ANDERSONVILLE — The neighborhood that once was a hub for Chicago's lesbian community — known to many as "Girlstown" — is now home to more married gay men than hitched gay women, data shows.
For longtime Andersonville residents and business owners, this is not a surprise. The demise of Girlstown, they say, began long ago: when lesbian bars such as Stargaze and T's shuttered, and real estate prices began to climb.
Married gay couples still call the neighborhood home, according to data from the Cook County Clerk's office, which shows Andersonville, Edgewater, Uptown (60640, 60660), Lakeview (60657) and Rogers Park (60626) are the most popular areas for same-sex married couples to live. But most of those couples are men.
In 60640, there are 173 married lesbian couples compared to 405 married gay couples, data shows. In 60660, there are 112 married lesbian couples compared to 296 married gay couples. The numbers could be skewed by inconsistencies in self-reporting of relationship status to agencies like the U.S. Census, meaning that shifts in the neighborhood's demographics are a data problem, but longtime residents say the change is very apparent.
In the 90s, Andersonville became a lady-centric bookend to Boystown — where lesbian couples flocked due to the neighborhood's reputation as a haven of acceptance for diversity and the LGBTQ community specifically. Plus, it was a lot cheaper than the up-and-coming Lincoln Park and Lakeview.
Longtime residents trace the influx of lesbian couples to one business: Women and Children First. The feminist bookstore moved from Halsted Street to 5233 N. Clark St. in the early 90s when Boystown became too expensive.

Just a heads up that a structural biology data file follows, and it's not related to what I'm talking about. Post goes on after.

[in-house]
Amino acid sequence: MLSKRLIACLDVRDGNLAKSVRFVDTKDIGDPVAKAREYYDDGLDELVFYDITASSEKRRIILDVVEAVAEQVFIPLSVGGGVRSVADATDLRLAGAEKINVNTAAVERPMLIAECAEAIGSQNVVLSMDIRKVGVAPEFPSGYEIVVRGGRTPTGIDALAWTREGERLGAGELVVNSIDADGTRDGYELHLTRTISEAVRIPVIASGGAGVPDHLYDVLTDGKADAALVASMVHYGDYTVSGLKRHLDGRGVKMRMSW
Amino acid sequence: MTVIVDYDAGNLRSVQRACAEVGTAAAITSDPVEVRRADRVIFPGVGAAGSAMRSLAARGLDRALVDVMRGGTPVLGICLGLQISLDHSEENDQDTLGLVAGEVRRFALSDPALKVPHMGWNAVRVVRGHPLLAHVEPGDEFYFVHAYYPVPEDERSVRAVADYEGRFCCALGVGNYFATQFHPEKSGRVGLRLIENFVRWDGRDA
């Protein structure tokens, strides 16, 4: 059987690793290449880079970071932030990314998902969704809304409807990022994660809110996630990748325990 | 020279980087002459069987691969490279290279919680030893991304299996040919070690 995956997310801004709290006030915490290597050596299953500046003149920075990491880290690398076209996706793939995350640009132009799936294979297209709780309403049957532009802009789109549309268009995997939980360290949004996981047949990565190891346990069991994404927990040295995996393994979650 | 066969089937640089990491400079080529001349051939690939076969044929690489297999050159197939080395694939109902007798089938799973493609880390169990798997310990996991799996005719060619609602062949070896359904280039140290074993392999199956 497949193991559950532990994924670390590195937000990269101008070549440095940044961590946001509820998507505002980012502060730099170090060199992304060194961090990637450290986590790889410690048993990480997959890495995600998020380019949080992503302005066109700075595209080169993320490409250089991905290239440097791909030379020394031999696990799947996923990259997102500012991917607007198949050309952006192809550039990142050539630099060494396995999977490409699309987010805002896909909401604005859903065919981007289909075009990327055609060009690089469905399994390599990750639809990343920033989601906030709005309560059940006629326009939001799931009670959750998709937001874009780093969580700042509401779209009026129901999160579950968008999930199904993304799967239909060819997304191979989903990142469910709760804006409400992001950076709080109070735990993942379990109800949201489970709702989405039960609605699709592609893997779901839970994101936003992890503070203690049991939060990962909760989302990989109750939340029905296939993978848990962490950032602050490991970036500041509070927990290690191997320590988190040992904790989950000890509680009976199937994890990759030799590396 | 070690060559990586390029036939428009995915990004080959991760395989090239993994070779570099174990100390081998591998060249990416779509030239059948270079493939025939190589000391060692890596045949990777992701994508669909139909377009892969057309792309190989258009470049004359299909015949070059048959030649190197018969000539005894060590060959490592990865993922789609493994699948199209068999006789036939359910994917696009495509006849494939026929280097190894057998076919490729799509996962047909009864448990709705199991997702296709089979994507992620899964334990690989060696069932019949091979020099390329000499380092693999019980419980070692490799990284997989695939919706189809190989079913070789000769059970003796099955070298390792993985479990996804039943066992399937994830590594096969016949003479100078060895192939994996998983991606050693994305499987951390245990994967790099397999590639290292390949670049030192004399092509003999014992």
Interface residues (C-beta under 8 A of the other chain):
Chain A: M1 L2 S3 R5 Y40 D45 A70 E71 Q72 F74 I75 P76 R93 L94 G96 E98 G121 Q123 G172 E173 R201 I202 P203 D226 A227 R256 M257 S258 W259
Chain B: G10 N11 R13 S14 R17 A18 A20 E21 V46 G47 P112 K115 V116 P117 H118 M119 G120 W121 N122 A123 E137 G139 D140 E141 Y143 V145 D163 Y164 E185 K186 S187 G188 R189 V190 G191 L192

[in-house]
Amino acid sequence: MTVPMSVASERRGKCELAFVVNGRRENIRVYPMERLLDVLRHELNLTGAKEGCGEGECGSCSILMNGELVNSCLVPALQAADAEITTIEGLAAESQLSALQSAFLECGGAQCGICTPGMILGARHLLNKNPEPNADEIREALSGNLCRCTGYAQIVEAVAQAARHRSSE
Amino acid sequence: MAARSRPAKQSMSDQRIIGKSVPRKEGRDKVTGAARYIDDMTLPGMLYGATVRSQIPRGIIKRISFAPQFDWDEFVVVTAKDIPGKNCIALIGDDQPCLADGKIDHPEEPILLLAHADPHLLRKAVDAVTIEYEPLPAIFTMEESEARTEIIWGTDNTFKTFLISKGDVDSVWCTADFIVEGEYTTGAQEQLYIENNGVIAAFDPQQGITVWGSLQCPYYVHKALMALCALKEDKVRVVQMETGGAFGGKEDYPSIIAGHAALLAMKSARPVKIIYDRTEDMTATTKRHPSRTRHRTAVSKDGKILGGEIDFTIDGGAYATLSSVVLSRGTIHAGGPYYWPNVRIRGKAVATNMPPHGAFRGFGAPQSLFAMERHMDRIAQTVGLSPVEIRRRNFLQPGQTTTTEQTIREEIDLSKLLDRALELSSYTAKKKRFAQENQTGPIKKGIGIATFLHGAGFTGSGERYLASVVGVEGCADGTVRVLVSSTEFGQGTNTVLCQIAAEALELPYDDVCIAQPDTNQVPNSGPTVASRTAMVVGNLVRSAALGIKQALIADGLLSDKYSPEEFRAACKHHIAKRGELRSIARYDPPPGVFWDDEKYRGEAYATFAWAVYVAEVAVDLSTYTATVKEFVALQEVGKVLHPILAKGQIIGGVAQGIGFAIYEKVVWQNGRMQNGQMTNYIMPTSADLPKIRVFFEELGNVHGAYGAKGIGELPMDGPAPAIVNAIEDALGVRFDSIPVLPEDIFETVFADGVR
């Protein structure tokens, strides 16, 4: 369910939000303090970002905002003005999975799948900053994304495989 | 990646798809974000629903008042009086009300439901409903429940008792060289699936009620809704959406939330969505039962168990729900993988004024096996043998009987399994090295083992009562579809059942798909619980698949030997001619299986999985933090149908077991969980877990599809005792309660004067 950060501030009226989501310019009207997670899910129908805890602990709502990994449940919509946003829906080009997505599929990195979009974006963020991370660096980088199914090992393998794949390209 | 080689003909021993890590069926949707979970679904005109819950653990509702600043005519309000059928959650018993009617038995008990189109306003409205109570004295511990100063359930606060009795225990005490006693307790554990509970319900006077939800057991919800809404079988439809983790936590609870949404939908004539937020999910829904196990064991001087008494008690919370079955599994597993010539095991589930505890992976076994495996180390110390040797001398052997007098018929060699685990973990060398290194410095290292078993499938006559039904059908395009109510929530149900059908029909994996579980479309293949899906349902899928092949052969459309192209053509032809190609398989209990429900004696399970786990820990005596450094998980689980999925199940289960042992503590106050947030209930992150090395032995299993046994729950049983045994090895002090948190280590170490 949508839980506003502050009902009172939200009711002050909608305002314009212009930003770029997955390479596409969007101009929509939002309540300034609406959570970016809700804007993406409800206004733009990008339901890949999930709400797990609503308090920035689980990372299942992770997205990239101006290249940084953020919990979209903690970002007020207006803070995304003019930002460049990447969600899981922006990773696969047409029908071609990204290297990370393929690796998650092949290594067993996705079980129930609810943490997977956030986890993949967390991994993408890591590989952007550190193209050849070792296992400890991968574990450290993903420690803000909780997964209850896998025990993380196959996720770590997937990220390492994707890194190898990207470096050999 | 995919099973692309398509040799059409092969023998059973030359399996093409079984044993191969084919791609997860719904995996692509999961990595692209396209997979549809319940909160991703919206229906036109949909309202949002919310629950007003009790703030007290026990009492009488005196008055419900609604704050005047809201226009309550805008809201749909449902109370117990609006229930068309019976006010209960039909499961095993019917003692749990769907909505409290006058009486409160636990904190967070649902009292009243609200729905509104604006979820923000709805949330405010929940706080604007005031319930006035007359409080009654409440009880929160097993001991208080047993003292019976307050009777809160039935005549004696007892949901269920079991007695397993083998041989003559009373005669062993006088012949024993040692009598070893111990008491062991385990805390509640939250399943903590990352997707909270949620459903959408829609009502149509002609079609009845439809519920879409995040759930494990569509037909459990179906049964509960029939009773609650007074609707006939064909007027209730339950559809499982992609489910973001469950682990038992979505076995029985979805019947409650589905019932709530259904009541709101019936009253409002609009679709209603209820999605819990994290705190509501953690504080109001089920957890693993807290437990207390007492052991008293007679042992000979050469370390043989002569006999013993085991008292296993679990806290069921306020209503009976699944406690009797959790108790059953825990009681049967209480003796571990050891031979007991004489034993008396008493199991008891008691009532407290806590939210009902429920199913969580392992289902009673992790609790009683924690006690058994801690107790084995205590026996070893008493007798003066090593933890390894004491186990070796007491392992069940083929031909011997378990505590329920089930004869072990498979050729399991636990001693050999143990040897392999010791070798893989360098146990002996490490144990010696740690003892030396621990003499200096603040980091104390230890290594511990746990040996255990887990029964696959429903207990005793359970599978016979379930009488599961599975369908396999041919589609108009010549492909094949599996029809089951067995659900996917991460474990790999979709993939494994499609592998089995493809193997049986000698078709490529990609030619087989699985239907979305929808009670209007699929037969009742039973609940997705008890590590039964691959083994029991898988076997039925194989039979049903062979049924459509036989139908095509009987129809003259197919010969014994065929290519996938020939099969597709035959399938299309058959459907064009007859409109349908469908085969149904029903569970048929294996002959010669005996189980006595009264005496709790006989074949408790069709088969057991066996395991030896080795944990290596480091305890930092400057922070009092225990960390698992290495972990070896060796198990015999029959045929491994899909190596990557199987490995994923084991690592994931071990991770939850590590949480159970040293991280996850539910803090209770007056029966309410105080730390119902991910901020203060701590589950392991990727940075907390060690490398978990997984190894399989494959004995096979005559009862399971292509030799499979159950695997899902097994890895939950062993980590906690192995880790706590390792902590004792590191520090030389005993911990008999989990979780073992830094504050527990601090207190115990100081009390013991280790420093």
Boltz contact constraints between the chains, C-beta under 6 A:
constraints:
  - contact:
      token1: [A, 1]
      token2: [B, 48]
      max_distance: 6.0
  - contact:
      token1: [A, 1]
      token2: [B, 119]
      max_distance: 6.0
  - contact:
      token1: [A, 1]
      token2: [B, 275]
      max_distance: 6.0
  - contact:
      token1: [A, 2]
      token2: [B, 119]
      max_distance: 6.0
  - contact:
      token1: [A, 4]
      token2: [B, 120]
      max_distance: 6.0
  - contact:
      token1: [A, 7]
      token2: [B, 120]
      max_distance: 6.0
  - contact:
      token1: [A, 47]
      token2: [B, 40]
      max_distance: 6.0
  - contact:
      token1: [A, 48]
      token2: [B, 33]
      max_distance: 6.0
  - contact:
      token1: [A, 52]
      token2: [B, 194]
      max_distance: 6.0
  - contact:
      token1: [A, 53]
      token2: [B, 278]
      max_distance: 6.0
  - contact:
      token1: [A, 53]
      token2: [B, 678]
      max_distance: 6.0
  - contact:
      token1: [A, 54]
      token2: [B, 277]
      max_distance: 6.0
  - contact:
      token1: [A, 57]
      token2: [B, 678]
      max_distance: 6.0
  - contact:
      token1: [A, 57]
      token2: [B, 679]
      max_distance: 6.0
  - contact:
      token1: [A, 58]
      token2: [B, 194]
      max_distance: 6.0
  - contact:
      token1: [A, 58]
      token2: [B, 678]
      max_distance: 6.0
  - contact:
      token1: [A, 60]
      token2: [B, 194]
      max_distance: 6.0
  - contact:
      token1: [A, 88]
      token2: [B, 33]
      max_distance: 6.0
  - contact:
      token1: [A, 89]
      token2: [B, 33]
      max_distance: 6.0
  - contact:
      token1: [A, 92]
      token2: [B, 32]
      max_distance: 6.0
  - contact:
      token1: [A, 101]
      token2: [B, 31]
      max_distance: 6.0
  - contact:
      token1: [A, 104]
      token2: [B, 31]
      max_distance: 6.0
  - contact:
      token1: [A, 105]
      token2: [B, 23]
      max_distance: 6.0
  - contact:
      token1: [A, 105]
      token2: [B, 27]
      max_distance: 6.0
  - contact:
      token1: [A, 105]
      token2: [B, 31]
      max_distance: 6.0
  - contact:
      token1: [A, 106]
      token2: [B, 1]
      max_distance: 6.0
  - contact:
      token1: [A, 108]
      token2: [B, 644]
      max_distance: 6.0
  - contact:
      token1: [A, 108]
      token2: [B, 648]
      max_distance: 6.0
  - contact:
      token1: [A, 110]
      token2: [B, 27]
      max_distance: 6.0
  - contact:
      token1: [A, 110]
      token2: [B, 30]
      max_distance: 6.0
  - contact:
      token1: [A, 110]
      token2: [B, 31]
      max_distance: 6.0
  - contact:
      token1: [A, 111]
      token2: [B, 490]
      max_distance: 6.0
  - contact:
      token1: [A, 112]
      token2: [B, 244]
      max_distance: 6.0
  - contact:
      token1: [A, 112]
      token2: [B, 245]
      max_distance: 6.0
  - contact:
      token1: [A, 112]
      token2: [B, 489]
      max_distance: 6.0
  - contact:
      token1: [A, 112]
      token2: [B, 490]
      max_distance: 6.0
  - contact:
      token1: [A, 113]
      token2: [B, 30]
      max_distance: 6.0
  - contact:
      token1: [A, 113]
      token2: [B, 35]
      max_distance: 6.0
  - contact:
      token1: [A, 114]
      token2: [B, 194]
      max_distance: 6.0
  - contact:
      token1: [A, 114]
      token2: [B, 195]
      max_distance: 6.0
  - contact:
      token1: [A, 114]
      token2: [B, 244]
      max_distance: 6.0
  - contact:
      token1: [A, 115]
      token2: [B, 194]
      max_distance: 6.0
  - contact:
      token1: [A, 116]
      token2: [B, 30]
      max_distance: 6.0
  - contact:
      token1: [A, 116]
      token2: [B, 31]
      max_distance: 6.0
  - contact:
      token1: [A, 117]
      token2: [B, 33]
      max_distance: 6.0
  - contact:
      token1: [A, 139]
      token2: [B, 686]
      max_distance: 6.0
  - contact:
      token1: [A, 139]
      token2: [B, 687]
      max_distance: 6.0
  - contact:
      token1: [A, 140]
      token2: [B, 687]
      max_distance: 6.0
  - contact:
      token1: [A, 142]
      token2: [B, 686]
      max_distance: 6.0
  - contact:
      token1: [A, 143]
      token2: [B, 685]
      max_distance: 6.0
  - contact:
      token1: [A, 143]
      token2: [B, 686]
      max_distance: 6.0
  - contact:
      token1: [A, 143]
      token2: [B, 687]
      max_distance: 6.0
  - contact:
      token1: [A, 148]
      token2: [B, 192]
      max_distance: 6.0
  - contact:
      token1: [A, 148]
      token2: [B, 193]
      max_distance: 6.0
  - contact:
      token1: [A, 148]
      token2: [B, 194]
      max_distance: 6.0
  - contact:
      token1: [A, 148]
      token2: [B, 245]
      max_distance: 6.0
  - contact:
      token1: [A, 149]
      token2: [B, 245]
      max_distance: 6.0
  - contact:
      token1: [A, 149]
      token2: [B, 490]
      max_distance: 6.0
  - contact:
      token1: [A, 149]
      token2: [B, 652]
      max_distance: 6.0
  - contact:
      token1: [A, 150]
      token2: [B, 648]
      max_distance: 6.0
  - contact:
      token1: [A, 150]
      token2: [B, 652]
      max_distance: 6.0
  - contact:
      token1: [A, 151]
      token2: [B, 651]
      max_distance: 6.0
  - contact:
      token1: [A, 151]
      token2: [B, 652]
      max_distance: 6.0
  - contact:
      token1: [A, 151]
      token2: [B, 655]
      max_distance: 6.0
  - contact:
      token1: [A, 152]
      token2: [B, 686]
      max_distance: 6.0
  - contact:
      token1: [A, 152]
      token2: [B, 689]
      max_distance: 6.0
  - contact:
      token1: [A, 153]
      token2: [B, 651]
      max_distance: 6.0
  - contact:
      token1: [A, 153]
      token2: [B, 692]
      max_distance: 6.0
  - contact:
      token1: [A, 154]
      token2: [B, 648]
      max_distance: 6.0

"That’s when I started noticing other lesbians moving up. It sort of morphed into a hub [for lesbian couples]", said Ronna Hoffberg, who has lived in the neighborhood since 1987.
"When [Women and Children First] came up here, naturally, their audience would follow them to the edge of the world. By coming up here, [their audience] realized the beautiful architecture [and] the diversity" in the neighborhood, she said. "It was sort of a cultural mecca."
A Safe Haven
When Hoffberg moved to Andersonville from Winnetka, it was because of the area's diversity, unrelated to her sexual orientation or its relevance to the neighborhood, she said.
At the time, there weren't many lesbians in the neighborhood — "or no more here than anywhere else," she said. "And part of that was sociological, or people were more closeted," she said.
Hoffberg said she began noticing an influx of women and couples in the '90s and the arrival of Women and Children First.
"There was so much more discrimination, and sort of an 'us-and-them'" mentality in the '90s, she said. "So, anytime there was a club, a bar, or a business [where] all of a sudden you were seeing like-minded people ... it was even more of a magnet, or a 'safe haven' kind of a thing," she said.
Women and Children First founders Ann Christophersen and Linda Boubon opened their original store at 922 W. Armitage Ave. in 1979, where they set out to "promote the work of women writers and to create a place in which all women would find books reflecting their lives and interests."